Where to begin, the campus activist asked rhetorically.
“We’re asking for faculty diversity, for a more diverse curriculum, for GAs and TAs to get paid more,” said Cathy Rojas, ticking issues off from one index finger to the other.
They were asking the University at Albany to sever its ties with Coca-Cola and to stop excessive policing of minority students. They wanted the university to stop raising tuition and to start implementing gender-neutral bathrooms for faculty and staff.
But really, what spurred Wednesday’s rally outside the Campus Center fountain was the university’s decision to contract its campus dining services to Sodexo Inc., a multibillion-dollar food services company that will soon take over from Chartwells Dining Services. The news broke last week, when Chartwells filed a notice with the state Department of Labor that its contract with UAlbany had been severed and it would be forced to lay off 471 employees.
In 2006, Sodexo settled an $80 million class action discrimination lawsuit brought by black employees who said they weren’t being promoted at the same rate as their white colleagues. The company has instituted a few policies since then that encourage the hiring and promotion of minorities, but a group of about 75 UAlbany students seemed less than impressed with its track record.
“If I discriminate against somebody for being black, that has no power to it,” said Rojas, president of the Students Revolutionary Coalition. “It doesn’t disenfranchise them from getting an education. It doesn’t disenfranchise them economically. It doesn’t take away food from their table. But if discrimination is implemented institutionally, then it does. So when the university says ‘We have a commitment against racism, we have a commitment for diversity’ — how true is your commitment when you’re supporting institutionalized racism?”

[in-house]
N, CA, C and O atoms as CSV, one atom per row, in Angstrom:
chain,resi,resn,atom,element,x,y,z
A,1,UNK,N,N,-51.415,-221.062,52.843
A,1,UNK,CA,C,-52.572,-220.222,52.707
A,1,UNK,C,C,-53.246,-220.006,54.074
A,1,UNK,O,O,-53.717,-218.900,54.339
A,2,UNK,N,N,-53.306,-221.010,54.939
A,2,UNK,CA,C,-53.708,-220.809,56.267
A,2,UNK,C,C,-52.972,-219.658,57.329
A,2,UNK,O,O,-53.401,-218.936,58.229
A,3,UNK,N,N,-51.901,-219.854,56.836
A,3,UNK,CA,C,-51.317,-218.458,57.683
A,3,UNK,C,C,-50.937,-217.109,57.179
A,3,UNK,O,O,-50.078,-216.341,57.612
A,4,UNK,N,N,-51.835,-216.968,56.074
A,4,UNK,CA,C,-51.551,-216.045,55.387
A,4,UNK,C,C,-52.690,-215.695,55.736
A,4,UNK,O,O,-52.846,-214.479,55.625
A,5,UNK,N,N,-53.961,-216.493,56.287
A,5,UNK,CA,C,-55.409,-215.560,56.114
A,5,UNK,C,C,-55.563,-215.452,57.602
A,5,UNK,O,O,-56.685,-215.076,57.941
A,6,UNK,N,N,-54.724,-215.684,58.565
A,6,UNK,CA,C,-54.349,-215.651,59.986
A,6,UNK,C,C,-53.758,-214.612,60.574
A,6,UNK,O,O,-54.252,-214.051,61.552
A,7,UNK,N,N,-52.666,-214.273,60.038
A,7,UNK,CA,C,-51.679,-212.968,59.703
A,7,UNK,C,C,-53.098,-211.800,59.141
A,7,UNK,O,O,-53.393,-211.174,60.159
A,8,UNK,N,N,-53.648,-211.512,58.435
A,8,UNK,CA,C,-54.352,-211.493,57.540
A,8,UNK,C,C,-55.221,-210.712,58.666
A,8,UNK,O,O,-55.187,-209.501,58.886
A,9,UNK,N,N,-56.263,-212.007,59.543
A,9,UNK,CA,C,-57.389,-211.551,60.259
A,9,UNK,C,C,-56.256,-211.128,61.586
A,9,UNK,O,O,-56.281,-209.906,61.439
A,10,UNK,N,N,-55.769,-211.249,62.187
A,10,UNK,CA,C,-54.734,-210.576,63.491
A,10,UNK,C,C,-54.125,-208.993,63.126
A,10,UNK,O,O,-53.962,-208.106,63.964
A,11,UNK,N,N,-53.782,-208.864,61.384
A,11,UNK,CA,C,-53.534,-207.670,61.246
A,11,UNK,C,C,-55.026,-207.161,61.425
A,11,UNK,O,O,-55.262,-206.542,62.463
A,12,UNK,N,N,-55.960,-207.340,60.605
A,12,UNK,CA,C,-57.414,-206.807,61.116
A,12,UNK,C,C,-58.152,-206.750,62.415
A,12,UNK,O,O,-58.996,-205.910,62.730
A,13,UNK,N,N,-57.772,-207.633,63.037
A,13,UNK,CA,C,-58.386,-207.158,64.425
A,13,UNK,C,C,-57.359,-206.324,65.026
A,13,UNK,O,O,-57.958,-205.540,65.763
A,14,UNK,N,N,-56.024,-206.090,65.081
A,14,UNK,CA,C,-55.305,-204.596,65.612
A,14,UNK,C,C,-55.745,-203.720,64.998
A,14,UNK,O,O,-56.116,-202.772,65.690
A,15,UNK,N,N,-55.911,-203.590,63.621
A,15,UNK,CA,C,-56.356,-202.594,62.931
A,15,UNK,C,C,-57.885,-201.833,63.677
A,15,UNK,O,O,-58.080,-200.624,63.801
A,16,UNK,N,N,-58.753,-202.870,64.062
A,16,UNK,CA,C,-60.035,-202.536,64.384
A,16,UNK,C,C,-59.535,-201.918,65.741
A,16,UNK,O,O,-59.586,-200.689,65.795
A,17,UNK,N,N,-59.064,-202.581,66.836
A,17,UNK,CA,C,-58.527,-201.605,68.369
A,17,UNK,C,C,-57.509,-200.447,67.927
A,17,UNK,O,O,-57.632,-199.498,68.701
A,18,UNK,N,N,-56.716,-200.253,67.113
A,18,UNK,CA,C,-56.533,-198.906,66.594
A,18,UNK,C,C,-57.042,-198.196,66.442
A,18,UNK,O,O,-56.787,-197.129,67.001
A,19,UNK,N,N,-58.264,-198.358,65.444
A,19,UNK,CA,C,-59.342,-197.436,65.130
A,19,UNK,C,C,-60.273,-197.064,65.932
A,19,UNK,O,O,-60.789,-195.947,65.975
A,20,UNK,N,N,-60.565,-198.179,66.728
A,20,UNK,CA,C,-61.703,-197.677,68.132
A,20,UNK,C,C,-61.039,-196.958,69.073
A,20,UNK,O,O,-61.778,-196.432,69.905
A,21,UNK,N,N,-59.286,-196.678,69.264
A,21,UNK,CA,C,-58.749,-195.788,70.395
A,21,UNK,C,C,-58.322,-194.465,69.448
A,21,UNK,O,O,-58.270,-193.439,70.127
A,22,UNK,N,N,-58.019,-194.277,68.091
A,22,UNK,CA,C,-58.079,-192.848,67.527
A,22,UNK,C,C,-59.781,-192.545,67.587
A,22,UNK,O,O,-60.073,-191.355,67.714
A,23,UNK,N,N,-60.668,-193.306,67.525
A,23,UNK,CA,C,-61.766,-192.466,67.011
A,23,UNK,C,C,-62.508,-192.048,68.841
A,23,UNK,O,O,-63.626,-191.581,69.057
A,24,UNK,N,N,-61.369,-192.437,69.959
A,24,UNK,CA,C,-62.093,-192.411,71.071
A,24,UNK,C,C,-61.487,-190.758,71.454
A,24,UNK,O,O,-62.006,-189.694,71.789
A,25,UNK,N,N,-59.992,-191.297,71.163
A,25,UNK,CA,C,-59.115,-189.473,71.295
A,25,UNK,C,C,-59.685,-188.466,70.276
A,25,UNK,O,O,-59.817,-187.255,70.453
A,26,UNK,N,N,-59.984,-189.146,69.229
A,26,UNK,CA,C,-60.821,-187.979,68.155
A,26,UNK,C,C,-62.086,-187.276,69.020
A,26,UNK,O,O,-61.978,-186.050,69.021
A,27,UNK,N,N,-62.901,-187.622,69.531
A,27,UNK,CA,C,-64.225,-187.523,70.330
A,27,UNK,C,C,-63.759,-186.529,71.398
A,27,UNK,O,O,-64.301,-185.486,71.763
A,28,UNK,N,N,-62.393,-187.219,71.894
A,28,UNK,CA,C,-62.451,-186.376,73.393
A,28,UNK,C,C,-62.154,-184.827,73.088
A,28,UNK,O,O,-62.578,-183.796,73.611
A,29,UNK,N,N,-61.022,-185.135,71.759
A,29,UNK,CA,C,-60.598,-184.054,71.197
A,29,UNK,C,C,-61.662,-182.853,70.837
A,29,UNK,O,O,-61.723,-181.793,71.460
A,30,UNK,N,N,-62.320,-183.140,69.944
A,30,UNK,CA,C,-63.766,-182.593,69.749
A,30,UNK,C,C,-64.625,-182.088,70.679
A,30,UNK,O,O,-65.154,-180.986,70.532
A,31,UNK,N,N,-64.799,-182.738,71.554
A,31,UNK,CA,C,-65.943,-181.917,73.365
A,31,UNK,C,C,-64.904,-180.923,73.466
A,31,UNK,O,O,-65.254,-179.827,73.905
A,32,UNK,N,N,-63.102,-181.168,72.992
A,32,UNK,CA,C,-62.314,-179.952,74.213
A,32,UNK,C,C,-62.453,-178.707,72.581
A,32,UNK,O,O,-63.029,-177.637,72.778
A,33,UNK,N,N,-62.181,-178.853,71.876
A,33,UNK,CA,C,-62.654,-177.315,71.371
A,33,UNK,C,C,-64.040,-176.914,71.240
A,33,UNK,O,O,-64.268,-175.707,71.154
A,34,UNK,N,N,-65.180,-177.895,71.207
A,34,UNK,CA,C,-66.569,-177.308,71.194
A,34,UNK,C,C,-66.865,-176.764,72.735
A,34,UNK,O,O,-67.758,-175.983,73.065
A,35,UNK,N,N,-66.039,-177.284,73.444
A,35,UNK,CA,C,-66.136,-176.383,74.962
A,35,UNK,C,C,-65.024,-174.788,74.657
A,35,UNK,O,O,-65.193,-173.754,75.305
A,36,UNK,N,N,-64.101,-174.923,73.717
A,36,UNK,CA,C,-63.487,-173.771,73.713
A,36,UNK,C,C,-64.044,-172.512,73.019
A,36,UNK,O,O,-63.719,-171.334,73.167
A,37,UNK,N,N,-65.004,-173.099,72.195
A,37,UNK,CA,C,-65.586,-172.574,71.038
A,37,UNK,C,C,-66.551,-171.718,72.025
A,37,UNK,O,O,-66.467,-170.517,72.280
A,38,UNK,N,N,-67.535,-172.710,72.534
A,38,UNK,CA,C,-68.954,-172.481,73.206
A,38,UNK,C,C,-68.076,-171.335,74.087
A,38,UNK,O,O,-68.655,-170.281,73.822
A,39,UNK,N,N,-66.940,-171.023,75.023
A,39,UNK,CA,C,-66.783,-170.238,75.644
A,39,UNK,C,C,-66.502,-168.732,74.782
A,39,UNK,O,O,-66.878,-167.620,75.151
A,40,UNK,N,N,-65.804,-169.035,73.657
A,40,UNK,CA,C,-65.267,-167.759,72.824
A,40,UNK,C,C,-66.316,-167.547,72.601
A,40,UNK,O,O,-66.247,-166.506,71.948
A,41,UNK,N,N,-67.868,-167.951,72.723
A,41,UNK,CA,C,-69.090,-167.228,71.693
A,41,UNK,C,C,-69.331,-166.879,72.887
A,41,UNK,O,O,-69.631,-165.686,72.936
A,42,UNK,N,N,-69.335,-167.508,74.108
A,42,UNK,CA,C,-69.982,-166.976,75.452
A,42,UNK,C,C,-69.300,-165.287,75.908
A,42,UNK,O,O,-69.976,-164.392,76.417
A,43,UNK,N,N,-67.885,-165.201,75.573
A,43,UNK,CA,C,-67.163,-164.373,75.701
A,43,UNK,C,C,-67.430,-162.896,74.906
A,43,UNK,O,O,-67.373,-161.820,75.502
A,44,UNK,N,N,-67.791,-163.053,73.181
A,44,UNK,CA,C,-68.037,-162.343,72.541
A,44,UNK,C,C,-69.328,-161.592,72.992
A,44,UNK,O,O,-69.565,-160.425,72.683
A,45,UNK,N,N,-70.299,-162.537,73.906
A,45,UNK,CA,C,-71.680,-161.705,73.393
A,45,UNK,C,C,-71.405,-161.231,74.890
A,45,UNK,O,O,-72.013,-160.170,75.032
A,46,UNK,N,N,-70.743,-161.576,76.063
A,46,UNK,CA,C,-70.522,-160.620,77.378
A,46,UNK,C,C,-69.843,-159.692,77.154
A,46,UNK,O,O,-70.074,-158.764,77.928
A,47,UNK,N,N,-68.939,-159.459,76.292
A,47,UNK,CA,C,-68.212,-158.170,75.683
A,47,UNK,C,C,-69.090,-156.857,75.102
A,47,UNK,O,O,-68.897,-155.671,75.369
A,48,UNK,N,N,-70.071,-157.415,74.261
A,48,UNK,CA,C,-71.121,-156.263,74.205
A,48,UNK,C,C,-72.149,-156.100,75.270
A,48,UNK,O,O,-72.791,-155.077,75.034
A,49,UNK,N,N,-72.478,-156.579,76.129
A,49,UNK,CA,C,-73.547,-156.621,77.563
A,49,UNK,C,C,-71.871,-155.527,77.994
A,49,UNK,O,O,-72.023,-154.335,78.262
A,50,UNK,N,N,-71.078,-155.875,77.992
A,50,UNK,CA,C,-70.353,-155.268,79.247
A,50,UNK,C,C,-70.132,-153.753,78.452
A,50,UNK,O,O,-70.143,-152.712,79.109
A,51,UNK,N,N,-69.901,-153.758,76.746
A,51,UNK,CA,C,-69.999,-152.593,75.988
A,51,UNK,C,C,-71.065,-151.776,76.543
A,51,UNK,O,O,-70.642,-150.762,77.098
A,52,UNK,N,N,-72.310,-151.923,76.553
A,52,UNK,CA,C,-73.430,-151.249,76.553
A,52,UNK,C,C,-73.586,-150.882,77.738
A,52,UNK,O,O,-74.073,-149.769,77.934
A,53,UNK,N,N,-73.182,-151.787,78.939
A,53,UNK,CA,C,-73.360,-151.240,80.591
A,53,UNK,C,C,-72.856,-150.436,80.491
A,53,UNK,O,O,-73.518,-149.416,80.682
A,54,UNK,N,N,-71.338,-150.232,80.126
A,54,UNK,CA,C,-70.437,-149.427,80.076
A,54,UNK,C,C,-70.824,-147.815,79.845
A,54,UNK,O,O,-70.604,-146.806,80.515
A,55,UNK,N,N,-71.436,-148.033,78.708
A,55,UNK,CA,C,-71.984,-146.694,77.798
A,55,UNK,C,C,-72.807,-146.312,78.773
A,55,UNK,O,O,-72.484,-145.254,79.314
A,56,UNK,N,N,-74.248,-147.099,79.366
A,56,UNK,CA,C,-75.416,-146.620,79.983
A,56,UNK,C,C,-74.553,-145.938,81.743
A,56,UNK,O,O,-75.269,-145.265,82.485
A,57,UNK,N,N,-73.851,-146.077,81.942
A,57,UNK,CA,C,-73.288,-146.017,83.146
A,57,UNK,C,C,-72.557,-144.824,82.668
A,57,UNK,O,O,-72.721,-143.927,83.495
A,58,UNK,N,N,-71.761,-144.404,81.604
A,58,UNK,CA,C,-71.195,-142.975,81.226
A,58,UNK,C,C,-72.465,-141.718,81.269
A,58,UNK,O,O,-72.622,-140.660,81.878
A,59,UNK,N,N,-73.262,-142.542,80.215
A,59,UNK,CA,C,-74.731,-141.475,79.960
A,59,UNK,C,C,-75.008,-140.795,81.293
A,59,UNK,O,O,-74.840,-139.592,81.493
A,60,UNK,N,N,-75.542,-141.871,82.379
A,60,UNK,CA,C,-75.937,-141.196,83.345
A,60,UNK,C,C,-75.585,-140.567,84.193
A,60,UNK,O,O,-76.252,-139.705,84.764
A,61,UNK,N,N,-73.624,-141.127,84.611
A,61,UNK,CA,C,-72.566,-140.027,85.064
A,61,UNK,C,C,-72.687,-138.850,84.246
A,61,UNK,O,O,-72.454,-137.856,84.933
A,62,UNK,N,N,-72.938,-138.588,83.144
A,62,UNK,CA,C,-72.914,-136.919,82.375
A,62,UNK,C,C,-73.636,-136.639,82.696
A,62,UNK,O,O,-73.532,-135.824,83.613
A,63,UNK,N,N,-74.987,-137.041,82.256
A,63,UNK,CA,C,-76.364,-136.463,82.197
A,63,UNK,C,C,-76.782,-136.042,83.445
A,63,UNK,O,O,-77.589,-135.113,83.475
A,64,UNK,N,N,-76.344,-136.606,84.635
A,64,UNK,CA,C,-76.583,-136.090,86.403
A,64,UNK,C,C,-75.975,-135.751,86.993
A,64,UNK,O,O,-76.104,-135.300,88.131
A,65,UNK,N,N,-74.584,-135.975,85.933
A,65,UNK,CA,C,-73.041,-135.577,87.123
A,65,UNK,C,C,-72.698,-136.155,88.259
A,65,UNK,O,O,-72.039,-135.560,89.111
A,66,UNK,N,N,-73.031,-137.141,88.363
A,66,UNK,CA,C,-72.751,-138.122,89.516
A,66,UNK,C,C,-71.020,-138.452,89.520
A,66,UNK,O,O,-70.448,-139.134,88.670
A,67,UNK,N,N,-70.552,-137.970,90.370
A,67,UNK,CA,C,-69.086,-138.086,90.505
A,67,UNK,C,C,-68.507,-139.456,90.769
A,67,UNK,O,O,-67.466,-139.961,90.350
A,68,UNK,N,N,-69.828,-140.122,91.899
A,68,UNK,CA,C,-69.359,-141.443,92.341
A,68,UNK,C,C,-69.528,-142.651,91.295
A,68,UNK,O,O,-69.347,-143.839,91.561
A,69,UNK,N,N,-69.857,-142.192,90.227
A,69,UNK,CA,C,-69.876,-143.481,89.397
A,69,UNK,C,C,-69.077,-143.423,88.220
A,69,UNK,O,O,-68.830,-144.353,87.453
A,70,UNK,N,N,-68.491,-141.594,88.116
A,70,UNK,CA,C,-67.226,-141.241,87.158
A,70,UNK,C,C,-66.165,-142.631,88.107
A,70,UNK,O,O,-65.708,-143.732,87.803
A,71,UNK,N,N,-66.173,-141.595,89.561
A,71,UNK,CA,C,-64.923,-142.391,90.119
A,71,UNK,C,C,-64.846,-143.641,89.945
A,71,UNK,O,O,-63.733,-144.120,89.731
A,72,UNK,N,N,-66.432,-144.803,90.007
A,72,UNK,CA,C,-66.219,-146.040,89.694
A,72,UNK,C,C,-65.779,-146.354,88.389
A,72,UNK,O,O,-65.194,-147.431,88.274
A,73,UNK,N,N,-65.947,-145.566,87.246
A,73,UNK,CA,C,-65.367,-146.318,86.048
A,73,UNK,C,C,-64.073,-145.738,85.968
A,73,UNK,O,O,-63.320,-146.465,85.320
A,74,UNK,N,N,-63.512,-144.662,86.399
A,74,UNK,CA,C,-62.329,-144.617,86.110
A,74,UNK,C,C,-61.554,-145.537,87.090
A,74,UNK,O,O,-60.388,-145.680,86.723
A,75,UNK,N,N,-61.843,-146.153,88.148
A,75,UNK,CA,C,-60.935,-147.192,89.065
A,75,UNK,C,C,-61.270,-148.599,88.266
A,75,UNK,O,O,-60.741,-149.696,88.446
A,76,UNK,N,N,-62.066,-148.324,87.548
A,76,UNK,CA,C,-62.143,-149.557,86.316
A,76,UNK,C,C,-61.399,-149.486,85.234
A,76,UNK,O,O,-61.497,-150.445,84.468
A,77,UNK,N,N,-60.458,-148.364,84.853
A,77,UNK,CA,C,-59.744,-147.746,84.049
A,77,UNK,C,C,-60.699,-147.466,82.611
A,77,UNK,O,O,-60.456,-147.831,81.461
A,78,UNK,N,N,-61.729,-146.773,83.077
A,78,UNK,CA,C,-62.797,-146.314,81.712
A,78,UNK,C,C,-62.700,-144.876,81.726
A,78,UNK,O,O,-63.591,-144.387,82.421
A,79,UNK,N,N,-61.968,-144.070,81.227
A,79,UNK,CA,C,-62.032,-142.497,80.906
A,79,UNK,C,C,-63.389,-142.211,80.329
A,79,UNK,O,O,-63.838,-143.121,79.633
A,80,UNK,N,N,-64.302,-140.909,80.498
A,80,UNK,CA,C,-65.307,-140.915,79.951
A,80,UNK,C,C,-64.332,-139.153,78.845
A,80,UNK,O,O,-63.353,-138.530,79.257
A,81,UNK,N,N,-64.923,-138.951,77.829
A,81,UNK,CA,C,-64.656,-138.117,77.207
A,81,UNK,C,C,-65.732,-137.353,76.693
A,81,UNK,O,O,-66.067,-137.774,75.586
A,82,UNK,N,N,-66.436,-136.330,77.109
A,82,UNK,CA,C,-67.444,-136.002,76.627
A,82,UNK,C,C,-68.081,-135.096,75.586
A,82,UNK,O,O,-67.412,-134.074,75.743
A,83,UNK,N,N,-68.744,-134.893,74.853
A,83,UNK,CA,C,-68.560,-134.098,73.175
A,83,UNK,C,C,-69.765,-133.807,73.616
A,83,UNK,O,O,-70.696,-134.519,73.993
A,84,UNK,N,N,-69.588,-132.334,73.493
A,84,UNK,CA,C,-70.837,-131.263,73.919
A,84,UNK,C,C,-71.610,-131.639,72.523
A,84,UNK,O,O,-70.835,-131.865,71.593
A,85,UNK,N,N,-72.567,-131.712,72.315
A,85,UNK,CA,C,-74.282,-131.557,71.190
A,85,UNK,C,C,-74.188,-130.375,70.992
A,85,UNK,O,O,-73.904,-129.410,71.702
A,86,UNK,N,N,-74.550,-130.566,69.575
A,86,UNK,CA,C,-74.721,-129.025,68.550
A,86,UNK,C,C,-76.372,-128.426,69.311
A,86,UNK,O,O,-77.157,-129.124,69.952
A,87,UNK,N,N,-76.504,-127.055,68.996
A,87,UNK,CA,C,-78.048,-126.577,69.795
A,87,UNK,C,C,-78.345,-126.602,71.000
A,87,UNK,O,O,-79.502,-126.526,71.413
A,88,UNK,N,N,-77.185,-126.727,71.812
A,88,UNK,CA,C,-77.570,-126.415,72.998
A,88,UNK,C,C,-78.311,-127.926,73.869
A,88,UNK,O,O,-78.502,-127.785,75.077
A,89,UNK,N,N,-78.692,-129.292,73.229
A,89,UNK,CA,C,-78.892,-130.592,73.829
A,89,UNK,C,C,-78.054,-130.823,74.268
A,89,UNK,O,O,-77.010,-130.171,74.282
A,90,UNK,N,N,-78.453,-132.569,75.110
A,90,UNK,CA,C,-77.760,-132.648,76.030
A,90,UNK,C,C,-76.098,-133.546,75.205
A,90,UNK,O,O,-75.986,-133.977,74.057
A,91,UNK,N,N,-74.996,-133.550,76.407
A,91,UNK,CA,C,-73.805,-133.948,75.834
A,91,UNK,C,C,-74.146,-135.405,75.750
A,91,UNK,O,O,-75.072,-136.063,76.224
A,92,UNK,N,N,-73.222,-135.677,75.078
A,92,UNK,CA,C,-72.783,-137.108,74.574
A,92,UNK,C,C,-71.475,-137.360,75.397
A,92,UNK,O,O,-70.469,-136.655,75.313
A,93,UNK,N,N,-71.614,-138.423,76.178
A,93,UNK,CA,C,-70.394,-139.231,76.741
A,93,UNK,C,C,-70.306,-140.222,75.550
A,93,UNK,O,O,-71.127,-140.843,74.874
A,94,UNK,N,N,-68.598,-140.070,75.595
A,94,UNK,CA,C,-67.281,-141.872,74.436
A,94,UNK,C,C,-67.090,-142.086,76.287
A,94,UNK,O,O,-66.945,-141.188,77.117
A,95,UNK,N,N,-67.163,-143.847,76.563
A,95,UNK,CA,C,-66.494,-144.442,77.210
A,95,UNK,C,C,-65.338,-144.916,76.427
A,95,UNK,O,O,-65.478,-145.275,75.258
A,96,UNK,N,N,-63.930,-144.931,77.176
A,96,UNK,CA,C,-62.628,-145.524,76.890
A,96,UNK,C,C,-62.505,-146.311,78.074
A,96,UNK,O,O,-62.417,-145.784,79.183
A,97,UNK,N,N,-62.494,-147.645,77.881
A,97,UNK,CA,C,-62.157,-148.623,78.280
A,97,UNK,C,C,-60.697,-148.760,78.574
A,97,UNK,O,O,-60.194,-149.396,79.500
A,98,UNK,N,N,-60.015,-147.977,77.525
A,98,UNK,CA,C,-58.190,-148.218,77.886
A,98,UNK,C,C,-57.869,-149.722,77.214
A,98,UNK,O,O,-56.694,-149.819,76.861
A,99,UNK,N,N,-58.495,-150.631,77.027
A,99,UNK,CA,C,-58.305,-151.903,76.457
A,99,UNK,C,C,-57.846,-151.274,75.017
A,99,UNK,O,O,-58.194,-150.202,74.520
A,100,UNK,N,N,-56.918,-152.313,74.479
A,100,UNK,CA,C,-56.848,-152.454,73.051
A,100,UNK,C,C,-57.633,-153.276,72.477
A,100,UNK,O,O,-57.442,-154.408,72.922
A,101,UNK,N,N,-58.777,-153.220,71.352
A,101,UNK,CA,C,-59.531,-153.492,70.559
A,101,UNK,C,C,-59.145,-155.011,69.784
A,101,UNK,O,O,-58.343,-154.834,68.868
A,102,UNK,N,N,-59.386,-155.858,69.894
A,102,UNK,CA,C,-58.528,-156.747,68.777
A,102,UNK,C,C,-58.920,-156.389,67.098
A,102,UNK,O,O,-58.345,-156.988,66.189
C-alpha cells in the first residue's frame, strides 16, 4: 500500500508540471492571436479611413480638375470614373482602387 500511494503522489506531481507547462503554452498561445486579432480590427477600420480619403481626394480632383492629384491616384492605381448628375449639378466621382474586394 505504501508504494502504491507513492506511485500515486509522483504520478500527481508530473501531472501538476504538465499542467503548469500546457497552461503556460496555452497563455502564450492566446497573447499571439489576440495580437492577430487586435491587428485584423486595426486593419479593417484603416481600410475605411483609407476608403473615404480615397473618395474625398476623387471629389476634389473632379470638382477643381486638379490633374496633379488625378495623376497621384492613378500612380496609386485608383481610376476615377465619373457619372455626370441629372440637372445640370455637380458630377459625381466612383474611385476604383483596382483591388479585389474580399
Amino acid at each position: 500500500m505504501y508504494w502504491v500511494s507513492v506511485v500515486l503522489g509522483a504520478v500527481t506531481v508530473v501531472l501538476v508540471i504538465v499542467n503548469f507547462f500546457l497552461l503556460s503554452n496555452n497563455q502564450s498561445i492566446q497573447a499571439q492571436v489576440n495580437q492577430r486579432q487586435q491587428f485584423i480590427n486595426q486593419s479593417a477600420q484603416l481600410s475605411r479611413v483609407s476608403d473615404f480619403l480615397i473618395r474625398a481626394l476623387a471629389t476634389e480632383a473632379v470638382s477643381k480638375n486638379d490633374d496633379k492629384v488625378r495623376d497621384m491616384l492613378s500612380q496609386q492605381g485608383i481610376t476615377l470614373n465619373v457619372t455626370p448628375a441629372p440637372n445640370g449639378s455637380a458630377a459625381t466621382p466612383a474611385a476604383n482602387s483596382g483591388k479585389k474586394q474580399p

Layoffs of Chartwells employees began last week and they all will be gone by June 30.
The Students Revolutionary Coalition demanded the University Auxiliary Services stop running a food monopoly on campus “which does not allow small businesses or farm-to-table organizations to provide healthy, local and diverse food options on campus.”
Its demands didn’t end there.
Rally members holding “Fair Trade Campus Now” signs handed out information sheets to students who wandered into the crowd Wednesday. One of them included a list of 11 demands from the student organization, which is made up of minority students and allies committed to social change on campus and in the community.
James Searle said he is living under the poverty level and wants to know when the university would start reimbursing him and his teaching assistant colleagues fairly. He claims the university pays its TAs, graduate assistants and adjunct professors salaries that fall below the living wage in Albany County, which is cited as at least $19,766 a year.
“Many of us work here,” he said into a microphone affixed to a small podium by the fountain. “We love teaching students. We love the work we do. But much like the undergraduates, we feel like our voices are not heard and that our labor is not respected.”
A business agent for the Graduate Student Employees Union CWA 1104, Searle spoke out for workers rights at UAlbany. His peers wore red shirts with slogans for “Living Wage Now!!”
Out-of-state and international graduate students have it especially hard, he said, because of the higher tuition and extensive fees they face under SUNY tuition policy.
The group ended the rally Wednesday afternoon with a march to the university’s administration building, where they vowed to stay until someone could tell them when their demands would be met.
A spokesman for UAlbany did not respond to request for comment for this story Wednesday.